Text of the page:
Characteristics of batch production: (A) Supervisor to possess knowledge of a specific process The supervisors have considerable knowledge of a specific process. Supervisor in the grinding section for example, may not know about turning and drilling work but is expected to P055C55 a fund of knowledge of different types of grinding operations. Similarly, a supervisor in the gear shop is expected to have sound knowledge in working of different types of gear cutting machines. (B) General purpose machines and process type of layout Plant and equipment is procured and arranged to obtain maximum flexibility. General purpose machines and handling equipments capable of performing variety of operations with minimum set-lip tunes are installed in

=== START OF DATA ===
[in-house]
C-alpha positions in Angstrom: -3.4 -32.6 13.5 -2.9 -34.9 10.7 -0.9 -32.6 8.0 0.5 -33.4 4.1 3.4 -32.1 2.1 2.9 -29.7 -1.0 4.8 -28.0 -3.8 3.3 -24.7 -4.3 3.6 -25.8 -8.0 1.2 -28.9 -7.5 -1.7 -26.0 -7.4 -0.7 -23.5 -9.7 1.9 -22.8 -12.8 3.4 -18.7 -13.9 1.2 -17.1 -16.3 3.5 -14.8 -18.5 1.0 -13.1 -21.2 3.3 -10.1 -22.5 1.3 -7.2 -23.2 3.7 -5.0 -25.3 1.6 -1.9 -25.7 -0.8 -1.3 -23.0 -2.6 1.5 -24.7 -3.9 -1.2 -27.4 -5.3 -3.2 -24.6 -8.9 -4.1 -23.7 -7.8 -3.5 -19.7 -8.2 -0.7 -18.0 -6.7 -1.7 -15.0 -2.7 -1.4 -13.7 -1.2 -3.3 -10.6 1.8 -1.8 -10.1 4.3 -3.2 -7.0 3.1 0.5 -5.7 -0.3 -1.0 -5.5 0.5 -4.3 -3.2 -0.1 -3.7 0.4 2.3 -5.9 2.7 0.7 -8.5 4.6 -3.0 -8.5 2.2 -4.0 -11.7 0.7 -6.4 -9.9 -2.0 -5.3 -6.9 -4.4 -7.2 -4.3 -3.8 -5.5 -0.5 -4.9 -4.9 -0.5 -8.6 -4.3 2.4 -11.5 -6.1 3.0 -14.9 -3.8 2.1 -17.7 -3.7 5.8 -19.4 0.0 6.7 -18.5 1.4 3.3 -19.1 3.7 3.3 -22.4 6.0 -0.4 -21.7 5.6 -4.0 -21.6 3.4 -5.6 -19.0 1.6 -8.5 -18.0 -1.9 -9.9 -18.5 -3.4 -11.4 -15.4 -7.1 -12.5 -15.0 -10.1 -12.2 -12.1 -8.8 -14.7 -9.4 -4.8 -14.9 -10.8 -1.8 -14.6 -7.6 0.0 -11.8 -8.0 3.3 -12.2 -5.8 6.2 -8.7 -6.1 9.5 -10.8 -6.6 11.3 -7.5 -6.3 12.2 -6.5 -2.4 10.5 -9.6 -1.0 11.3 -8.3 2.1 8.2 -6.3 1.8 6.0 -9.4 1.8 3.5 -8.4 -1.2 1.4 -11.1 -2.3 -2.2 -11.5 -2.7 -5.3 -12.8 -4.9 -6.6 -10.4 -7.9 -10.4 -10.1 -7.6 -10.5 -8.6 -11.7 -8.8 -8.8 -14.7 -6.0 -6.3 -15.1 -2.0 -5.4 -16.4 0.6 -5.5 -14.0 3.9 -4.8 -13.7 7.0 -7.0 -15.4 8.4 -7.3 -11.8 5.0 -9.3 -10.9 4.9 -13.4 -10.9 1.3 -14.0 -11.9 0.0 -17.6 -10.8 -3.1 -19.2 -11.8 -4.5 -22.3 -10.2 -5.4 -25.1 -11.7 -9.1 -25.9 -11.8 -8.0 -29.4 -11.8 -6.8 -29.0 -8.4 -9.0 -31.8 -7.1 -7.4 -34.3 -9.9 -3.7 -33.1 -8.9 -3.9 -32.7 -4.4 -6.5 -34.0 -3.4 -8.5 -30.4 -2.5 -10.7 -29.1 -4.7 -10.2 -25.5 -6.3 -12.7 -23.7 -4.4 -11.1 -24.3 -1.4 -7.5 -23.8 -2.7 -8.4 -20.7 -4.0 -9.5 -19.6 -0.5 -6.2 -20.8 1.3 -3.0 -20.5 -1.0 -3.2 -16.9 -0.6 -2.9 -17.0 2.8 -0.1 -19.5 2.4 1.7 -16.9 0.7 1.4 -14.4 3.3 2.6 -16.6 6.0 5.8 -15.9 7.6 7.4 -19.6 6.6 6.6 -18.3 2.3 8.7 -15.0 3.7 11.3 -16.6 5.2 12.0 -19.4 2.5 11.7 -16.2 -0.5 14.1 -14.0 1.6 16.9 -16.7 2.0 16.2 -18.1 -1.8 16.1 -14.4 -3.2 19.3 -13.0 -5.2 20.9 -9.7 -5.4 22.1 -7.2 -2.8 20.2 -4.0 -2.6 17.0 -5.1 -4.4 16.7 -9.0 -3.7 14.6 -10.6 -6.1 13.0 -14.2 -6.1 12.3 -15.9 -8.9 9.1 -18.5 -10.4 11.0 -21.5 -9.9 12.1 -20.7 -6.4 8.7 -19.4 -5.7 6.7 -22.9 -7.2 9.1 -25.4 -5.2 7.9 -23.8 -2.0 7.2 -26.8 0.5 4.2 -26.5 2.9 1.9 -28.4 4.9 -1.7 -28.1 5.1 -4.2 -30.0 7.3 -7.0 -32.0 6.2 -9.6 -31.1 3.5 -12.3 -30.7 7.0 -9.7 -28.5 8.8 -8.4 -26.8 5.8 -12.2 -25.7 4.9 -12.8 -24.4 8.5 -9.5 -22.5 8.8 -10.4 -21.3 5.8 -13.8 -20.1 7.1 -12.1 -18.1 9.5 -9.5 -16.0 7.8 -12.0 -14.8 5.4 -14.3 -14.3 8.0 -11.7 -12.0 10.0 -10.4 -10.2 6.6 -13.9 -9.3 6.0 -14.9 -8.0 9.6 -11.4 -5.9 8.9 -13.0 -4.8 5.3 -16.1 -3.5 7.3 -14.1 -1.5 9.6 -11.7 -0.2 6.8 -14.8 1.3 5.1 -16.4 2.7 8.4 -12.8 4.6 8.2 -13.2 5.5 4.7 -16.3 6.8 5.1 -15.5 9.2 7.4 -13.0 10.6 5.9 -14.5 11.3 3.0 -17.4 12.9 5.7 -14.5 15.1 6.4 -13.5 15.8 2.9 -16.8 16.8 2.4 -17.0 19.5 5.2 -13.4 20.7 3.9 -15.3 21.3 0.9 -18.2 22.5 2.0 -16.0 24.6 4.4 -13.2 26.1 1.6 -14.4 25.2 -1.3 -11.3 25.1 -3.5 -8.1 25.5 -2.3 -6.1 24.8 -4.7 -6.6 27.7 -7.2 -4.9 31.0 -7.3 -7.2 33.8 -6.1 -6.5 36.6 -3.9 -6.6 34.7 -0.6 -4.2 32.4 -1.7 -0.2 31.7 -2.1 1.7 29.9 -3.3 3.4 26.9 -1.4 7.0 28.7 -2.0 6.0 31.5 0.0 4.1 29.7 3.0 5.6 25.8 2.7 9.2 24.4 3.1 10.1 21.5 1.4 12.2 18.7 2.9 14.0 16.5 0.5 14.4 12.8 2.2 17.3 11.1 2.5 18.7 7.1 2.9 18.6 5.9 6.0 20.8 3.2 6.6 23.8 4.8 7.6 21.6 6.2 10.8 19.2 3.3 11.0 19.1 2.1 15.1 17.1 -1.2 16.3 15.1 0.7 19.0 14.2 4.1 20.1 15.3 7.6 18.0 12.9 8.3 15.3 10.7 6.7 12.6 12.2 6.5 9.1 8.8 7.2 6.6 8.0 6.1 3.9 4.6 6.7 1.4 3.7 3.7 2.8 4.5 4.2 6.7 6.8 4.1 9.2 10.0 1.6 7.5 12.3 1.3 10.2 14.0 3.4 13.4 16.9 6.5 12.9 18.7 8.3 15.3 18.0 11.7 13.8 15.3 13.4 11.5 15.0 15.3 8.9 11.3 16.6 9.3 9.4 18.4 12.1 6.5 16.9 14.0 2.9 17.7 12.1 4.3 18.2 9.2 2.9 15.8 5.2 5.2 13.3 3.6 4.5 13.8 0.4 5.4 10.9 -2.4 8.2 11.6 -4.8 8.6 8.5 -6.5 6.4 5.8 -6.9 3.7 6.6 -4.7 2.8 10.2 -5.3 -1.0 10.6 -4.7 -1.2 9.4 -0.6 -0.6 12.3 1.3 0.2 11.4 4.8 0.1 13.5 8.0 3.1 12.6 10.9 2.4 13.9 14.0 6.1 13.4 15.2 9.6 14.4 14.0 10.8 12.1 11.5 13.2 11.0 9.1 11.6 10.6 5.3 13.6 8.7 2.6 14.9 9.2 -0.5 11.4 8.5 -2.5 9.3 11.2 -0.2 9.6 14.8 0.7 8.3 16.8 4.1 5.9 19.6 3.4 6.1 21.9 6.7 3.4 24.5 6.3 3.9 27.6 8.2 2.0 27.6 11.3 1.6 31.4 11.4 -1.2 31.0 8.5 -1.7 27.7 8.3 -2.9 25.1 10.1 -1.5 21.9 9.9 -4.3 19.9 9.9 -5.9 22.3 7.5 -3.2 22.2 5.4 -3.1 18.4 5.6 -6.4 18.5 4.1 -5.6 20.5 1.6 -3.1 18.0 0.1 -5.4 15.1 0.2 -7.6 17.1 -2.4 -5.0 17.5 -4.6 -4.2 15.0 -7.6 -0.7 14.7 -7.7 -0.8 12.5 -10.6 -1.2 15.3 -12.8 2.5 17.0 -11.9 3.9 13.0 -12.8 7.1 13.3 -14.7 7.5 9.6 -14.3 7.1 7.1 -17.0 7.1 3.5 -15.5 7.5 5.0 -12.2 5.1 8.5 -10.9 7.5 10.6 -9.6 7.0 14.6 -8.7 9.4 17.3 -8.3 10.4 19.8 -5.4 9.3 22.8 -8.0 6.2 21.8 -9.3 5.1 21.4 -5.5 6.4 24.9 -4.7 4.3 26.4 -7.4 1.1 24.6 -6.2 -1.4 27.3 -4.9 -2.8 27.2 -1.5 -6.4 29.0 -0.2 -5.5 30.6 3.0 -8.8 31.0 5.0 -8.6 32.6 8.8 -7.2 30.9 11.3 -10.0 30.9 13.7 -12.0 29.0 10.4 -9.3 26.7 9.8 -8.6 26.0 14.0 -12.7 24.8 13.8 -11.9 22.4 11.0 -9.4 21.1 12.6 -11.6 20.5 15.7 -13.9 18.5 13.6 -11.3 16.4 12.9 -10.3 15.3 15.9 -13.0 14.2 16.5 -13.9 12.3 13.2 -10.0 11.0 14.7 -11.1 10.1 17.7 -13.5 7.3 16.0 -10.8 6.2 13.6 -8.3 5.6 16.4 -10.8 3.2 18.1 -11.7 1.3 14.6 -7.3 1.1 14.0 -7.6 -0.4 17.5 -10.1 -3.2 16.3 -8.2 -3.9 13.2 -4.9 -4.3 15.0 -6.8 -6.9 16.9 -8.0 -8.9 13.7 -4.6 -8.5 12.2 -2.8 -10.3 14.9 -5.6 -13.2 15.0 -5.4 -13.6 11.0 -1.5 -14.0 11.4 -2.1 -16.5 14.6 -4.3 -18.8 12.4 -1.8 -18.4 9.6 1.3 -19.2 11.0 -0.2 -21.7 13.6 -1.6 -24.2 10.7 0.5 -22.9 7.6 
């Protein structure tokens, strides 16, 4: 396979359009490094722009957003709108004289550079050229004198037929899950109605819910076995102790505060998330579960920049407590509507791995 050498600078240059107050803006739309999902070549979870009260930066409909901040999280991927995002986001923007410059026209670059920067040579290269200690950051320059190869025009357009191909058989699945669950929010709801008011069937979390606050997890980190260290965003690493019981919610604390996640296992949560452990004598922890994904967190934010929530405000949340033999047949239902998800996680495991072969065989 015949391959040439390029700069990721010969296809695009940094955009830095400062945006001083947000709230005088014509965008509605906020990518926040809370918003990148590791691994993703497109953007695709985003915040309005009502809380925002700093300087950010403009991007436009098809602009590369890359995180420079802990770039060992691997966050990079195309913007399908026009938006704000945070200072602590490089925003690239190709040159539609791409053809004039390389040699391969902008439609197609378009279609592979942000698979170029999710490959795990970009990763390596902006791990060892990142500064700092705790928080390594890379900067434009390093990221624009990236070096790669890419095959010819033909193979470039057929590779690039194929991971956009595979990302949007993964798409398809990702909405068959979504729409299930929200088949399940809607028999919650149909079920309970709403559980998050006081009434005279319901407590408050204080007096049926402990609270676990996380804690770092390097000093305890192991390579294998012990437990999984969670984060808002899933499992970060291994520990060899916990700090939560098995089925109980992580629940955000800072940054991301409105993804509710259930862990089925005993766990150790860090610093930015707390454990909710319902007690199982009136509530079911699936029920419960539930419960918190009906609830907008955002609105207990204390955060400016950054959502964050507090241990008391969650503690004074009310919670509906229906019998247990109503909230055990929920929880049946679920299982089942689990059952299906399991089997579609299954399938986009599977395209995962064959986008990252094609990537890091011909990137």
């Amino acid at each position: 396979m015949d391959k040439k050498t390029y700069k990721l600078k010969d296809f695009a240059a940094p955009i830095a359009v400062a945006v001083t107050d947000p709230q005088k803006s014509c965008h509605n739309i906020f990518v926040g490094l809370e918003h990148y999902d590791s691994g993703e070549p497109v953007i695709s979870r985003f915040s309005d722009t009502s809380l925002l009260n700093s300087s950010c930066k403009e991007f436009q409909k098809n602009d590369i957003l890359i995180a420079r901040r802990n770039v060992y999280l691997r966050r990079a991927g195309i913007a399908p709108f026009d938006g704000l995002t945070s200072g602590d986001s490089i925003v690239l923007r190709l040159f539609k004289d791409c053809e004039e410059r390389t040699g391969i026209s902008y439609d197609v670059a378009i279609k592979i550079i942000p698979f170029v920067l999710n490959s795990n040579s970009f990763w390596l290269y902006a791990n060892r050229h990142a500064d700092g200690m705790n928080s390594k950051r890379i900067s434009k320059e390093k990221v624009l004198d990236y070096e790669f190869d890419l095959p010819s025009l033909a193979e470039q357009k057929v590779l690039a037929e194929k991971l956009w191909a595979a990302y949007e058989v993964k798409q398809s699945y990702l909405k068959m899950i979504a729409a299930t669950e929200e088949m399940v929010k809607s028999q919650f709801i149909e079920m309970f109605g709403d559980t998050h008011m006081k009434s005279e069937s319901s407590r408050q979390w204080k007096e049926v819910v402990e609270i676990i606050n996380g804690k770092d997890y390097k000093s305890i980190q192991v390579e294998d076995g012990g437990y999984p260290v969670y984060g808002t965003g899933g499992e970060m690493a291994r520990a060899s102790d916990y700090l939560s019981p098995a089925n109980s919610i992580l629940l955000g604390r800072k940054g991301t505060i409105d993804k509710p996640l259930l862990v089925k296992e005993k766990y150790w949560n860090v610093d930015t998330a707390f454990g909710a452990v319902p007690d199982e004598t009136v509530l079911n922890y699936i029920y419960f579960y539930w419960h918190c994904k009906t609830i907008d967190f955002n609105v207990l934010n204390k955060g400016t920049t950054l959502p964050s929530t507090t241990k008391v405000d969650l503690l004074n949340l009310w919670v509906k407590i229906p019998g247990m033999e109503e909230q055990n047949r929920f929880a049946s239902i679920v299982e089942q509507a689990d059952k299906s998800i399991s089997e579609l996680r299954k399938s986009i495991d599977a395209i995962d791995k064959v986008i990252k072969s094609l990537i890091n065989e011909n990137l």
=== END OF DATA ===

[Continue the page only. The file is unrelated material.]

lieu of variety of products. The machines are arranged to give process layout- layout by function. Similar machines capable of doing similar types of operations are grouped together and kept at one place. Presses, for example, are put together and kept at one place, milling machines are placed together at another place, drilling machines are kept at the third place, and gear cutting machines are located at the fourth place and so on. Each group of machines is usually designated as a work centre or a section or a shop. (C) Manual materials handling: Materials handling in batch production as compared to jobbing production are small. Individual components and parts arc placed in trolleys or in bins and are transported as unit loads. Materials handling may be mechanized by deploying power driven trucks. (D) Manufacturing cycle time affected due to queues The manufacturing cycle time is comparatively smaller than jobbing production but is much more than mass and flow production. The batches of work tend to queue up at different machines due to differing cycle times, batch sizes and sequence of operations. (E) Large work-in-progress Work in progress is comparatively large due to varying work content of different components, imbalances in manufacturing times, formation of queues between the machines. (F) Need to have production planning and control Functions of production planning and control in a batch production unit are more complex than those in jobbing production or mass and flow production. Materials control and tools control functions are important. Scientific stock-control system needs to be used to ensure routine replenishment. Detailed operational layouts and route sheets are prepared for each part of the product. Lo and scheduling needs to be more detailed and more sophisticated since every machine requires to be individually scheduled. Progressing function is very important to collect information on progress of work. A separate progress card needs to be maintained to record progress of each component.